wWhen I first began visiting Brooklyn, I'd marvel at the sight of a squirrel in the city. Such a sighting was infrequent at best back in Salt Lake (one of my earliest memories is of the squirrels that scurried up and down the trunk of the huge tree behind my Aunt Polly's house just south of Ninth and Ninth) and always brought with it a sense of wonderment. I was used to seeing them out in the wild, when we'd go fishing or when we'd picnic in one of the nearby canyons; but seeing these furry little creatures, with their hand-like feet and feet-like hands, in the midst of suburbia... well, let's just write it off as my being easily entertained.
And though their comic antics still captivate me, as I approach my eighth month in the Big City -- where you can't throw a small stone without hitting a large squirrel -- I now recognize these critters for what they are: bushy-tailed rats.
Not counting the two honest-to-goodness rats that ambled across our path one night as nydeborah and I walked across a plaza in fashionable Park Slope, we have other wildlife in Brooklyn, too. I'm also not talking about the partygoers who came to our block party and filled our street last Saturday with a full day of eating and drinking and laughing with friends new and old. No, I'm talking about the shadowy creature that nydeborah spied walking across the fence in the backyard after the party was over. "There's a possum in the backyard," she called out.
This didn't surprise me. Last October, we'd awakened one chilly morning to find a soaking wet possum hanging upside down from the back fence, where it had caught one of its hind legs between the pickets. It had rained all night, and the poor creature (looking like the proverbial wet rat) had exhausted itself from trying to escape. Still, it had enough life left in it to hiss and snap at me whenever I got close.
What needed to be done was clear: someone simply had to lift up the possum to free its leg from between the posts where its body weight had trapped it. Another thing was clear, too: I was not the one to do it.
Instead, we picked up the phone and called the [queue up the Law and Order theme] Emergency Service Unit. Not only does ESU provide expertise and specialized equipment to support the various units within the NYPD -- dealing with everything from collapsed buildings to auto accidents and hostage situations -- they also are adept at animal-removal. Donning leather gloves and utilizing a noose pole, the two-man team swiftly freed the possum and sent it scampering away unharmed.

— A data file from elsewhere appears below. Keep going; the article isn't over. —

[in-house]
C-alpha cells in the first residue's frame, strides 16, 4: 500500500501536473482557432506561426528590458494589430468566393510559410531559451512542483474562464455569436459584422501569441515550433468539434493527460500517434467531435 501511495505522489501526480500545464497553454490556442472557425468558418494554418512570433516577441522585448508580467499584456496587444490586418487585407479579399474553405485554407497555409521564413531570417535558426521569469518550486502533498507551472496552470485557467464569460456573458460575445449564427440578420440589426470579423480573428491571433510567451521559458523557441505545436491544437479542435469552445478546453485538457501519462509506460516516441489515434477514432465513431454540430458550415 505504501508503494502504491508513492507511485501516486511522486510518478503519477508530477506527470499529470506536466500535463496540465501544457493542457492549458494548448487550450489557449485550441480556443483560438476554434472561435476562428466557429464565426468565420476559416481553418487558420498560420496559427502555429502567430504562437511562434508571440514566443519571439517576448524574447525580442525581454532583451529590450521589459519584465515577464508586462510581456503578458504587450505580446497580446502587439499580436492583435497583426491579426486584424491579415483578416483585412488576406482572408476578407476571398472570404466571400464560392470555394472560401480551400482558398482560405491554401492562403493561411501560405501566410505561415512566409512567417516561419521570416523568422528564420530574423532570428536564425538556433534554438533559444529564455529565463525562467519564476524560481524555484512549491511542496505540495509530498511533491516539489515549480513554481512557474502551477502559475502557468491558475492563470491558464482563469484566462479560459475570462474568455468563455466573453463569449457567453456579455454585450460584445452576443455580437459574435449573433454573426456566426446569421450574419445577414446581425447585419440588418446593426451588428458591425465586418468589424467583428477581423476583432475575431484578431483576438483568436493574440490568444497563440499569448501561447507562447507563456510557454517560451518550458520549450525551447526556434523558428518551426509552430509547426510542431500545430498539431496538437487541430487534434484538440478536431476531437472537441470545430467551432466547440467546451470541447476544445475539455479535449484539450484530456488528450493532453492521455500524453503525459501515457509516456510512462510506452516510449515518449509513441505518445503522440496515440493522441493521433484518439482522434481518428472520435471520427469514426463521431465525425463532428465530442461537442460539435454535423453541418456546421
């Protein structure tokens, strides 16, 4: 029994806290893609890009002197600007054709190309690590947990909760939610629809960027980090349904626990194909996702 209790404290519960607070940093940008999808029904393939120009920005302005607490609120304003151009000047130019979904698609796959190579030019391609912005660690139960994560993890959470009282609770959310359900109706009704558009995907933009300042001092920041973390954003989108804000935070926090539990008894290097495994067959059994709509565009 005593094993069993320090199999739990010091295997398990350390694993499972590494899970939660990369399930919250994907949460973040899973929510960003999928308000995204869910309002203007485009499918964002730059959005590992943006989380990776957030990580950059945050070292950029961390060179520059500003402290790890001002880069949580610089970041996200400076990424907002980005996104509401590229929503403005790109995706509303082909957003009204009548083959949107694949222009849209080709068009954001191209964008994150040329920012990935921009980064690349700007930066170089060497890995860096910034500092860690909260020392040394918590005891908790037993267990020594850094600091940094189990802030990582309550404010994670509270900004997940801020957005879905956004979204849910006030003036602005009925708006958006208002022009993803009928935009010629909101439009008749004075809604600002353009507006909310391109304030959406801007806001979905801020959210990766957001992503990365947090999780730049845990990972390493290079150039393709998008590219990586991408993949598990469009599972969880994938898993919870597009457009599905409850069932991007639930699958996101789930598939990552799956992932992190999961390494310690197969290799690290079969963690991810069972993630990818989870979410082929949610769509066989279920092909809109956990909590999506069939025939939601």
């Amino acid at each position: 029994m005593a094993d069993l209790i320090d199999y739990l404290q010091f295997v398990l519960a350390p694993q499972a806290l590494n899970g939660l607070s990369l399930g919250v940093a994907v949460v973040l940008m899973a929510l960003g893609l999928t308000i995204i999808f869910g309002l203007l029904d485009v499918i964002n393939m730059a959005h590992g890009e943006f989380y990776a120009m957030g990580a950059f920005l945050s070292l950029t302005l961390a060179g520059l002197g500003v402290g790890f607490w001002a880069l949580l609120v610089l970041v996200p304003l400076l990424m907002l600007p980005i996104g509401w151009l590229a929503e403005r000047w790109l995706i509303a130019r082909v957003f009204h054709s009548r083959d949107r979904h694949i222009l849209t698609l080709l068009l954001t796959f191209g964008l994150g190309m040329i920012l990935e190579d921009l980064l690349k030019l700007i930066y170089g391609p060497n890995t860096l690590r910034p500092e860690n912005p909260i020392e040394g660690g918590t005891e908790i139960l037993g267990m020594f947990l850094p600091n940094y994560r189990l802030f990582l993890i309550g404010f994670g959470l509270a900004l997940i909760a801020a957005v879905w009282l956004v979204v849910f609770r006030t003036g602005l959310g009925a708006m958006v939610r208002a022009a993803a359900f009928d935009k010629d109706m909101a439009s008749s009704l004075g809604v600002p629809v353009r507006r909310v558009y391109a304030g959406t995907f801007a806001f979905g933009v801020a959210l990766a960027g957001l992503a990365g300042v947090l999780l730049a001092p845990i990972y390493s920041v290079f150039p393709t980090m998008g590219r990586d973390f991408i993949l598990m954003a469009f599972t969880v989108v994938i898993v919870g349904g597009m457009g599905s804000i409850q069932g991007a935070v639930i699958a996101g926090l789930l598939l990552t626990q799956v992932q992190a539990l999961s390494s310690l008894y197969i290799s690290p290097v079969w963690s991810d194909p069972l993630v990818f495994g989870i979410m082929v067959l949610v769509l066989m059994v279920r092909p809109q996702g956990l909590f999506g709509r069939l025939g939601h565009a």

Fast forward to last Saturday night, where the quadraped in question turned out not to be a possum but rather a raccoon. For a half hour or so it entertained the few remaining party guests by performing a Buster Keatonesque tightrope act on the power lines.
Alas, the raccoon was about as good at acrobatics as Mel Gibson is at good will. After parading back and forth nervously, right side up and upside down, and several times nearly falling, it finally made its way onto the roof of a neighbor's garage. There it posed and strutted for several minutes, culminating with a fit of hissing (not to be confused with a hissy fit), looking for all the underworld like Satan's lapdog.
The following morning, I stepped out onto our front stoop to discover a rather large squirrel burrowing headfirst into one of our many bags of garbage from the night before. All I could see were its haunches up in the air as it pulled trash out onto the sidewalk. I stepped down one step to shoo it away, but it heard me, turned around, and came right at me, leaping up onto the granite cap on the corner of our fence. For more than a minute we stood there sizing each other up. My hand fumbled for the doorknob behind me, for I sensed that any second it was going to charge. Ultimately it sauntered away, but not without one or two glances back, silently assuring me it would return.
Friends back home often ask me if New York is as scary as it appears in the movies, on TV. I always tell them no, that the people here are friendly beyond belief. But I don't tell them about the animals, no, because I sense they're always there, just out of sight, listening, waiting...